Ru Freeman’s On Sal Mal Lane does not whittle war down to statistics or gory clashes; instead, it provokes deeper discussion of its manifestations and complexities by chronicling the lives of ordinary citizens living in pre-war Sri Lanka, a not-so-ordinary political climate. Be sure to keep a box of tissues handy: it’s the kind of book that makes your heart sink with every turn of the page, continually transforming your perspective on true love and loss.
The novel begins in 1979, when the Heraths, a well-to-do Sinhalese family, move to the small and quiet Sal Mal Lane in Colombo, Sri Lanka. Sal Mal Lane is no typical street, but a cross-section of the Sri Lankan population itself: some families are Tamil, some are Sinhalese, and some are Burgher, practicing all religions and representing various socieconomic strata. Though the neighbors are quite acquainted with one another, it’s the kind-hearted, talented, and tight-knit Herath children who catalyze interactions between the families on the lane, softening even the toughest personalities. But the political turmoil that soon seizes Sri Lanka disrupts this newfound harmony, putting familial and neighborly relationships to the test.
On Sal Mal Lane, to put it simply, is beautifully composed. It’s strung together by numerous vignettes that effectively shift from one character to another, which is not always easy to achieve especially with a book that boasts so many multifaceted personalities. The novel progresses in a true-to-life fashion: the beginning drags on as awkward introductions between new neighbors abound, but as the characters grow more comfortable with one another, the story picks up much speed. Though Freeman’s heavy use of foreshadowing may seem alarming at first, the novel takes so many unexpected turns that it proves to be more reinforcing than revealing.
Freeman deserves much praise for the amount of painstaking research that obviously went into this novel, both personal and factual. As civil war tensions seep into the minds and hearts of those living on the lane, I found myself longing for the comforting presence of steaming cups of tea, the scrapes and bruises earned from enduring cricket matches, and the sweet smiles and giggles innocently exchanged between the children that she describes so richly at the beginning of the novel. Additionally, she relays historical facts with such clarity and so evenly throughout the novel that they integrate fluidly into the narrative.
Growing up is tough, as Freeman so aptly reveals, but the truth of the matter is, we never stop growing. The real heroes of this novel are the children of Sal Mal Lane, who recognize this so clearly. But their maturation is clouded by the weighty opinions of their parents. Freeman delicately captures intergenerational tensions to emphasize both the parents’ and children’s perspectives and reveal how the parents, many of whose first names are rarely even mentioned, affect their children’s unbounded innocence and development with their often skewed outlooks on life. This creates confusion for some of the young characters, whose aspirations are often at odds with parental expectations.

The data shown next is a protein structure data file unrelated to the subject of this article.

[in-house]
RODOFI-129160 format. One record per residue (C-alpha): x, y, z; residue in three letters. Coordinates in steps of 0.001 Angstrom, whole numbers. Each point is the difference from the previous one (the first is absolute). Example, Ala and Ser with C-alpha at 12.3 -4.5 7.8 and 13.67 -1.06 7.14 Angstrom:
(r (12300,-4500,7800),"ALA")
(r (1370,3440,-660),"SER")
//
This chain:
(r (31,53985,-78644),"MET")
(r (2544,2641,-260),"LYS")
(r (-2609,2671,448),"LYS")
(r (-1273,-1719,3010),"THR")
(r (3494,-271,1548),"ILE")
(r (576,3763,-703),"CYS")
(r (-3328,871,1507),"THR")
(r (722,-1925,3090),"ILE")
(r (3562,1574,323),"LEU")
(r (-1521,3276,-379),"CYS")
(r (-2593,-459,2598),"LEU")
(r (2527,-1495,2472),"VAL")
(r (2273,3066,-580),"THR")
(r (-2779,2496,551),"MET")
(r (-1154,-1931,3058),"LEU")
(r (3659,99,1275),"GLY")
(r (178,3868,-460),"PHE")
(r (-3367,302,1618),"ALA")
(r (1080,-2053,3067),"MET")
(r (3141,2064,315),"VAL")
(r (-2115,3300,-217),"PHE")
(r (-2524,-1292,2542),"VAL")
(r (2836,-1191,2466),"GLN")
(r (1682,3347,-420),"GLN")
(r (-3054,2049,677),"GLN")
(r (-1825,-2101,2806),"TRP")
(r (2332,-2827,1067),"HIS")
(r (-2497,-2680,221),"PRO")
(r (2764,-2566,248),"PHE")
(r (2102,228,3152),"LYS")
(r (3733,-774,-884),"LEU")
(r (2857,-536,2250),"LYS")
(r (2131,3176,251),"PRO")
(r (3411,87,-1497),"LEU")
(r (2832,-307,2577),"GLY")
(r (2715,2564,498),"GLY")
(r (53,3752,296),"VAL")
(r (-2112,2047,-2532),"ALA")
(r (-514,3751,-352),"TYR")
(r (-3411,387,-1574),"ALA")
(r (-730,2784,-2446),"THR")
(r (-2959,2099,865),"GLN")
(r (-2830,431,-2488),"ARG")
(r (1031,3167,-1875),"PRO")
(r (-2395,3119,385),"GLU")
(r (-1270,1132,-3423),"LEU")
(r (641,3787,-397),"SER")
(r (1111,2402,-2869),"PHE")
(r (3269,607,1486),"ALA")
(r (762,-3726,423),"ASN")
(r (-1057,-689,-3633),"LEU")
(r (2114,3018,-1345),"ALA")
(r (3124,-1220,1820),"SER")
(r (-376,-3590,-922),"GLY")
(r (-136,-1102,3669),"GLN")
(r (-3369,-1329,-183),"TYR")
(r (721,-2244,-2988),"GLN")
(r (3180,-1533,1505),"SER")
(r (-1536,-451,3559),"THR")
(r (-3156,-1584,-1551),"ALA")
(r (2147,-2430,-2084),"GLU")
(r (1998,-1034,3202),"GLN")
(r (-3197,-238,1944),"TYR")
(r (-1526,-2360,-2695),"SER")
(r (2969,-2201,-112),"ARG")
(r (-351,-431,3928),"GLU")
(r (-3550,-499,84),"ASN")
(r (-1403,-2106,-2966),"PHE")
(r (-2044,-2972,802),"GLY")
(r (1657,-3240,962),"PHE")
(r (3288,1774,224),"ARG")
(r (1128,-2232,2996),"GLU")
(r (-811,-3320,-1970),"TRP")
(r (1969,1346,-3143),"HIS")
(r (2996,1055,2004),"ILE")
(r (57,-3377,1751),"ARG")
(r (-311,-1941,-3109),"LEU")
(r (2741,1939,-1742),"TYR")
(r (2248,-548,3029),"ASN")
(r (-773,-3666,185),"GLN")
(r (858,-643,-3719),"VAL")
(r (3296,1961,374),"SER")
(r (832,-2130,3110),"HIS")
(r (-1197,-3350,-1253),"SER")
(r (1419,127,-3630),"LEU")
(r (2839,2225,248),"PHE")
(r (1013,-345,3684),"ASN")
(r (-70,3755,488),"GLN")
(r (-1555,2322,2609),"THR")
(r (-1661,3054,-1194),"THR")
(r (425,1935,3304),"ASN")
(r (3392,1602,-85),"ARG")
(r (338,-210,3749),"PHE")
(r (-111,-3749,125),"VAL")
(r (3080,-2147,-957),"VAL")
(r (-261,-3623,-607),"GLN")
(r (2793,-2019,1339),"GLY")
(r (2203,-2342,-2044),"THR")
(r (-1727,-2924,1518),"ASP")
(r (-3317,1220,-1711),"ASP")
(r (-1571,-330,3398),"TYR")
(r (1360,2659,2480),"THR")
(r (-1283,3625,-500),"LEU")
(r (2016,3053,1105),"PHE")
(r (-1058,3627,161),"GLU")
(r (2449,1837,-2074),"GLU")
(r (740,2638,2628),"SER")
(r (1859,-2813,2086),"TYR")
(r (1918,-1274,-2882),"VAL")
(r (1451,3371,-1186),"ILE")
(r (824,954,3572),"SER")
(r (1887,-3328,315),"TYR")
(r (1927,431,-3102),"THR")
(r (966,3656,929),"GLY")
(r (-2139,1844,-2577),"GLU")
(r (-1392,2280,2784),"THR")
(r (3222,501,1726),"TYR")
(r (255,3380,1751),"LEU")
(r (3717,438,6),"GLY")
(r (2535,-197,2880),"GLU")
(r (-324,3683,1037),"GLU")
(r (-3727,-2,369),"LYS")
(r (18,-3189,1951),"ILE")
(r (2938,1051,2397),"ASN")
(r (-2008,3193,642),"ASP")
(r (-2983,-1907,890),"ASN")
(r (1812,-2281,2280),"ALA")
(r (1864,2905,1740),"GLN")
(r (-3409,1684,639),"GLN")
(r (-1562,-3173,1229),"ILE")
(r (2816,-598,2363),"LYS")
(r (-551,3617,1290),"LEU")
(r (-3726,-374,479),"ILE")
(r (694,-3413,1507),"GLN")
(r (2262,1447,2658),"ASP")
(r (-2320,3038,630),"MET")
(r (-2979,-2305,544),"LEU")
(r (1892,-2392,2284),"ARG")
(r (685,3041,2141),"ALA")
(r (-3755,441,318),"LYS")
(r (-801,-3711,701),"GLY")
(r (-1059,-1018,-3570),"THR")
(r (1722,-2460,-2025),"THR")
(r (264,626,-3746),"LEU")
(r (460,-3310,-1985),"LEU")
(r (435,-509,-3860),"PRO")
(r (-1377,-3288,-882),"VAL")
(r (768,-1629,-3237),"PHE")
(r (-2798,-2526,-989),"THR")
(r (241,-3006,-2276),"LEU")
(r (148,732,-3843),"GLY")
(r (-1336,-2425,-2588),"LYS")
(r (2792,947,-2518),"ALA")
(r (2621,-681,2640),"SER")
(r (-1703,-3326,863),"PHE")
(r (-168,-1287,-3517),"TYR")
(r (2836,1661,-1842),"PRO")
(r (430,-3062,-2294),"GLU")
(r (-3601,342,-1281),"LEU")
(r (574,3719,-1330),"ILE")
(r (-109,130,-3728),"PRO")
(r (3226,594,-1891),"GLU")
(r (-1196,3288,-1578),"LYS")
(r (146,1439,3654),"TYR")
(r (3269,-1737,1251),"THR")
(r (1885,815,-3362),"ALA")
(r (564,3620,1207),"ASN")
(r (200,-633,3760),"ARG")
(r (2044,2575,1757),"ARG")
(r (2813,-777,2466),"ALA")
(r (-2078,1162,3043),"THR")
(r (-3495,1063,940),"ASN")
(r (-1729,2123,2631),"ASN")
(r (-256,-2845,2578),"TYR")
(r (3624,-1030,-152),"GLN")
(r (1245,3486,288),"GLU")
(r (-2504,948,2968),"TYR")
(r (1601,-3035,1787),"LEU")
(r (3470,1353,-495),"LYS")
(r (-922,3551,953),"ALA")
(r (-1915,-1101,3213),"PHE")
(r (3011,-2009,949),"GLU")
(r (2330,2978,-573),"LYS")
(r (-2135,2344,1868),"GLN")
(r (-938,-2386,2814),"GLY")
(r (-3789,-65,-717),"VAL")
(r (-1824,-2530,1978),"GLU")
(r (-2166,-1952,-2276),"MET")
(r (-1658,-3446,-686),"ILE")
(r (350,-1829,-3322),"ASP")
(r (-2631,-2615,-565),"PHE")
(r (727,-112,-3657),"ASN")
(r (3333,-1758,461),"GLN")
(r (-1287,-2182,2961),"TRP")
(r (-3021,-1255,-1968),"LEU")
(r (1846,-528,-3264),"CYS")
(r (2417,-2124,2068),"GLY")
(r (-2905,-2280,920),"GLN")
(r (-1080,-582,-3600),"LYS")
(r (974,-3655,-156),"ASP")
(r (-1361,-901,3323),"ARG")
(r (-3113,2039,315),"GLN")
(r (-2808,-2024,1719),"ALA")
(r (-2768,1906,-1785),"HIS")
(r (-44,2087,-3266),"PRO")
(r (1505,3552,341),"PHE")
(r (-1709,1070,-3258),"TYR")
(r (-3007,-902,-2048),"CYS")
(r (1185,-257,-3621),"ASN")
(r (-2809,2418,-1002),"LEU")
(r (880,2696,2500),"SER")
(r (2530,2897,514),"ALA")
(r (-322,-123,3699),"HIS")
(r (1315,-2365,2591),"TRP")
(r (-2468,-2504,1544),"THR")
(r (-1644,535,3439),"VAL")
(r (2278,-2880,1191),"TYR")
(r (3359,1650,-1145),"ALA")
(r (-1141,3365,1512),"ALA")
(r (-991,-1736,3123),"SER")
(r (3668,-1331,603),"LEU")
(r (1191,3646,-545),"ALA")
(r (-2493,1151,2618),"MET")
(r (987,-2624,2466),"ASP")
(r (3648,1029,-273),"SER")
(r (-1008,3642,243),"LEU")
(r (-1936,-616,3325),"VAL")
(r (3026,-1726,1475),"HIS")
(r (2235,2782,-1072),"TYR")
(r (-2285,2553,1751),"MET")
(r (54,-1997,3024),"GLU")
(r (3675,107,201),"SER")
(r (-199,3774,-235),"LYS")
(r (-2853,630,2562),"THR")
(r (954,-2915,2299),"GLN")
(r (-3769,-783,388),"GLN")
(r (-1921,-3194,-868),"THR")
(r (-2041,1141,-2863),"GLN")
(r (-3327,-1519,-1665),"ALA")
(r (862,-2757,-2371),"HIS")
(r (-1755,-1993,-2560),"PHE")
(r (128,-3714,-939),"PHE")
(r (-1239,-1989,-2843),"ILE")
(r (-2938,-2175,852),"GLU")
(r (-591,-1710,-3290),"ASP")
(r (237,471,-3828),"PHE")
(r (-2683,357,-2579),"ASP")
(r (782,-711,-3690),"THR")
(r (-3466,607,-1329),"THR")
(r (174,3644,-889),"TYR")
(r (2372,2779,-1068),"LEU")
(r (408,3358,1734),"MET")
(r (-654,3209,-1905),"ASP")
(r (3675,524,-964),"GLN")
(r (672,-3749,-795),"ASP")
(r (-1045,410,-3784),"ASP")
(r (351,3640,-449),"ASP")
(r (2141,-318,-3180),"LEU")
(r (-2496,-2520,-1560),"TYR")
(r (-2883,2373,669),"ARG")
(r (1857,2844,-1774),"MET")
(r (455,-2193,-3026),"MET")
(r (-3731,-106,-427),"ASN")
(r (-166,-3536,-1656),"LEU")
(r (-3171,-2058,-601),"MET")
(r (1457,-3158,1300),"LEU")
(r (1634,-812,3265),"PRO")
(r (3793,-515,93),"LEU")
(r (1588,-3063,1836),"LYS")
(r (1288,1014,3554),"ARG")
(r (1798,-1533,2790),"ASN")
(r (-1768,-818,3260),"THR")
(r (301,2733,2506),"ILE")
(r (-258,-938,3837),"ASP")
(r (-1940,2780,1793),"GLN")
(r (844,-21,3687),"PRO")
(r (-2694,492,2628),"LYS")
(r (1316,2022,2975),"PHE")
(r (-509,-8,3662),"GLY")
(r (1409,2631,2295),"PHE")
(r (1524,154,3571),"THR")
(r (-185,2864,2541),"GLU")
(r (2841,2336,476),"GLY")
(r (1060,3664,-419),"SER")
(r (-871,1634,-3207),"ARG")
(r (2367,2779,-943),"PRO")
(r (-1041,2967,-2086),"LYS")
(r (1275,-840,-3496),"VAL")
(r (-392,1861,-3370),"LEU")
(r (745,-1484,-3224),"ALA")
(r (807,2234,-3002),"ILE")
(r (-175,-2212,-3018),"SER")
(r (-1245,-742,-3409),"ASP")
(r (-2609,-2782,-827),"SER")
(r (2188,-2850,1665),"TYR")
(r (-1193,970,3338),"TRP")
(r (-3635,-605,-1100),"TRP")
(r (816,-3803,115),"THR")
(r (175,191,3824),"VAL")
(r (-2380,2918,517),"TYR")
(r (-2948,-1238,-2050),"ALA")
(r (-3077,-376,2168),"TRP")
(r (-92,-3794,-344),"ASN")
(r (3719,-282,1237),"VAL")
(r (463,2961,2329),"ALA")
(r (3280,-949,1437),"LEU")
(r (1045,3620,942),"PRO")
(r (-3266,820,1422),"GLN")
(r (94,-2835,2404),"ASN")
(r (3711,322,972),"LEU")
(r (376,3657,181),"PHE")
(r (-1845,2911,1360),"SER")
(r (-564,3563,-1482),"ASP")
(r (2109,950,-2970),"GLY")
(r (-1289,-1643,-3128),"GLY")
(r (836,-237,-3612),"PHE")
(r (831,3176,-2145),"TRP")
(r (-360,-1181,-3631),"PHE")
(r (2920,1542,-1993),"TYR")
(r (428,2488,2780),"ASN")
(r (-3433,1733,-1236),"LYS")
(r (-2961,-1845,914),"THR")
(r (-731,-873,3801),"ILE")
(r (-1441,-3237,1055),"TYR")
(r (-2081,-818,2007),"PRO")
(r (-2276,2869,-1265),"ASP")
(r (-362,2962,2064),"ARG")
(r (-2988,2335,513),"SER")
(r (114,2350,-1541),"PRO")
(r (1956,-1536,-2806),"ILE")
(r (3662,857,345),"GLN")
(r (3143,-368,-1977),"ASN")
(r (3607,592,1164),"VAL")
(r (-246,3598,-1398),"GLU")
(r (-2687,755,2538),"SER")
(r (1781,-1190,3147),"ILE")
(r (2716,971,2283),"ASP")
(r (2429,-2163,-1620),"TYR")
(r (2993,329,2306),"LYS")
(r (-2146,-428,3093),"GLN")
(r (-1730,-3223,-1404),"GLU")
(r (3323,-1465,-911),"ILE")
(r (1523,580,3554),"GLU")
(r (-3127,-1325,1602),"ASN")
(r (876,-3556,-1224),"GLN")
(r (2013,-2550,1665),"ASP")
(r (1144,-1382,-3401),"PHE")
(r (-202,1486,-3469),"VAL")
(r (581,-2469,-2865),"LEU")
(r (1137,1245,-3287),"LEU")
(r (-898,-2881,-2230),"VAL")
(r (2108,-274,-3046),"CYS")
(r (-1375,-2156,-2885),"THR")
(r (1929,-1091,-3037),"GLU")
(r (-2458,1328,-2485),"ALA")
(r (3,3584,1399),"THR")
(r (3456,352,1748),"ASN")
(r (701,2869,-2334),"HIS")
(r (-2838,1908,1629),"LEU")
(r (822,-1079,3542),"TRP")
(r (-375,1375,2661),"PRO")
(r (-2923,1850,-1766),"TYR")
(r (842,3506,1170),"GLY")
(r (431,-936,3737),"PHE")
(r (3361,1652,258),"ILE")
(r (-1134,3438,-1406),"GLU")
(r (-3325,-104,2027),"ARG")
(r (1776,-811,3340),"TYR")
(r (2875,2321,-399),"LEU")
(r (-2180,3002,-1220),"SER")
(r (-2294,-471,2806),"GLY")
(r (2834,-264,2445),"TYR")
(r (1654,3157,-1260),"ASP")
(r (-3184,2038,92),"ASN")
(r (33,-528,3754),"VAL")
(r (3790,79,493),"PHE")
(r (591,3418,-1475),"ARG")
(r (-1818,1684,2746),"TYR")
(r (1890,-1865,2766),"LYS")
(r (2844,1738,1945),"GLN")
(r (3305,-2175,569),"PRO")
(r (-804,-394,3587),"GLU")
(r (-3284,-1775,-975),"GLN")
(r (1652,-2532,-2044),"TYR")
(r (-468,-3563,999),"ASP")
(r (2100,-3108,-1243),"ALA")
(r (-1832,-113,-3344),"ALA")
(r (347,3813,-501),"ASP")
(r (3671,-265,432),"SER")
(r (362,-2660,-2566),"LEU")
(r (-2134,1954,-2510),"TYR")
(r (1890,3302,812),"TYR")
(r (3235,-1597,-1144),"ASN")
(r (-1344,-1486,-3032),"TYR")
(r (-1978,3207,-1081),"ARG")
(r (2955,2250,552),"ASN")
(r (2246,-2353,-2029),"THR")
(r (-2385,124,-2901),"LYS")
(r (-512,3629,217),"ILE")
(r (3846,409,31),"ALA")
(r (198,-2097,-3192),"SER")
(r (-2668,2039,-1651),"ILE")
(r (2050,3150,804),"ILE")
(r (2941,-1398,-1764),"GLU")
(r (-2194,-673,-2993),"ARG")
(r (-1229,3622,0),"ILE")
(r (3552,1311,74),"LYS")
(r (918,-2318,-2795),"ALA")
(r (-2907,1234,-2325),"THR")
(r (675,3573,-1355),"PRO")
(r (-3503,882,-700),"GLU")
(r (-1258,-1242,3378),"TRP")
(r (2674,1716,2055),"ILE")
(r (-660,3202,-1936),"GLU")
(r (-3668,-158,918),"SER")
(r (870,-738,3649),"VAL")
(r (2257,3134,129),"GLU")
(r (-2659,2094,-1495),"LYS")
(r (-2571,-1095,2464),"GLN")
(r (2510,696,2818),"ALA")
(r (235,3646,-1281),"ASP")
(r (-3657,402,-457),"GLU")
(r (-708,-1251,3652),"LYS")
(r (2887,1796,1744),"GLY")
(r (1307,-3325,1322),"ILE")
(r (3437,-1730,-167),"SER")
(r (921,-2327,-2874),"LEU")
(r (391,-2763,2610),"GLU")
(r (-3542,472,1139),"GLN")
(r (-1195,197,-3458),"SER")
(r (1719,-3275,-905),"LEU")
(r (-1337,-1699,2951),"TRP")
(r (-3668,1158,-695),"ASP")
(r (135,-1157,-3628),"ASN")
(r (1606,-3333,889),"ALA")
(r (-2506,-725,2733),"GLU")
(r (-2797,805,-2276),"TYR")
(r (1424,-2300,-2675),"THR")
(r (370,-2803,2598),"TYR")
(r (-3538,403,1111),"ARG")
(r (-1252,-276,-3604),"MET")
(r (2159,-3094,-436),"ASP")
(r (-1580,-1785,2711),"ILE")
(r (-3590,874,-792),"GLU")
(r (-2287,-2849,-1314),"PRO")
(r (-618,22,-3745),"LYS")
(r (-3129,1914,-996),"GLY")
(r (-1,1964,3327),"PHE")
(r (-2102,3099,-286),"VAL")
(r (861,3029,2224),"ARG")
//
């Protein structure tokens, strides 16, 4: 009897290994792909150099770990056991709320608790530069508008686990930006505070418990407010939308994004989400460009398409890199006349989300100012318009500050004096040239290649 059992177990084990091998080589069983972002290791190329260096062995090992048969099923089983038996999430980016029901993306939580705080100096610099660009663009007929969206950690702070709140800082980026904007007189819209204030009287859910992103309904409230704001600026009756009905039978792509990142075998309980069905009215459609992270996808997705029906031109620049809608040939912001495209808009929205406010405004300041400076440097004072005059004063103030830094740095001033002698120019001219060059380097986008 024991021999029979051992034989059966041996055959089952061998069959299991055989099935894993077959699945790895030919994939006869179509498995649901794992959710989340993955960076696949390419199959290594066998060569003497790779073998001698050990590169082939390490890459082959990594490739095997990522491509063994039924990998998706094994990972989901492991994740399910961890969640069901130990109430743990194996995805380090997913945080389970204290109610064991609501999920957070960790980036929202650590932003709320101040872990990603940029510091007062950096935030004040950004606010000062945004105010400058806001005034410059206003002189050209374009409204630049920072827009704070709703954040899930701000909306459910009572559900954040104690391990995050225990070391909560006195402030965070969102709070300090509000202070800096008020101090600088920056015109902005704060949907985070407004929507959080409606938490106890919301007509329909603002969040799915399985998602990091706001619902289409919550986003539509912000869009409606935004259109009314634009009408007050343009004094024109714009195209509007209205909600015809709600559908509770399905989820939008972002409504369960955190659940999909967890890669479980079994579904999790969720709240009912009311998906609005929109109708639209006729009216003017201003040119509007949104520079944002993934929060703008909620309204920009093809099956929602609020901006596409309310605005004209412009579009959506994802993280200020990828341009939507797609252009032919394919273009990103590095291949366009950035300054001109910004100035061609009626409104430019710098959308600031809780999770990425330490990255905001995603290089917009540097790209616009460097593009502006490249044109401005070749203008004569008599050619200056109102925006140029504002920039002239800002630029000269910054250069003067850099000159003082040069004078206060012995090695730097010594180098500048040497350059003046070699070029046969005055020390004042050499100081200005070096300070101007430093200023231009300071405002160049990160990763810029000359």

At the heart of this novel is the notion that we must not be victims of our circumstances; rather, we must create our own circumstances. This comes through a conversation between an old Tamil man and a young Sinhalese boy (one of many pairs of unlikely friends on Sal Mal Lane): “People do not go to war, Nihil, they carry war inside them…The thing to think about is do you and I have war inside us?” (222). War is not just fought between armies, as the characters on Sal Mal Lane choose to believe, but it’s fought in the home, at school, and at work. In fact, every character in On Sal Mal Lane is at war with himself or herself in some way. Some of the characters choose to overcome their strife and try to live their lives as best as they can, while others fall prey to violence and hatred. Life gives these characters multiple chances for them to redeem themselves, but, sadly, only few seize these opportunities.
On Sal Mal Lane is neither pro-Sinhala nor pro-Tamil. It accepts all of humanity, including its achievements and its shortcomings, with equal weight. As we know, war does not appear out of thin air; it slowly builds up with time. On Sal Mal Lane teaches us that it does not matter the situation we are in, then, but the way that we handle our situation that is of primary importance. Sometimes we must let go of the things and the people we love the most and accept those that we are unsure of in order to achieve peace. With this, Freeman teaches us, sometimes it only takes a village to inspire hope for an entire nation.
"The stories in this collection are circular, puzzling; they often end as cruelly as they do quietly, the characters and their journeys extinguished with poisonous calm.READ the article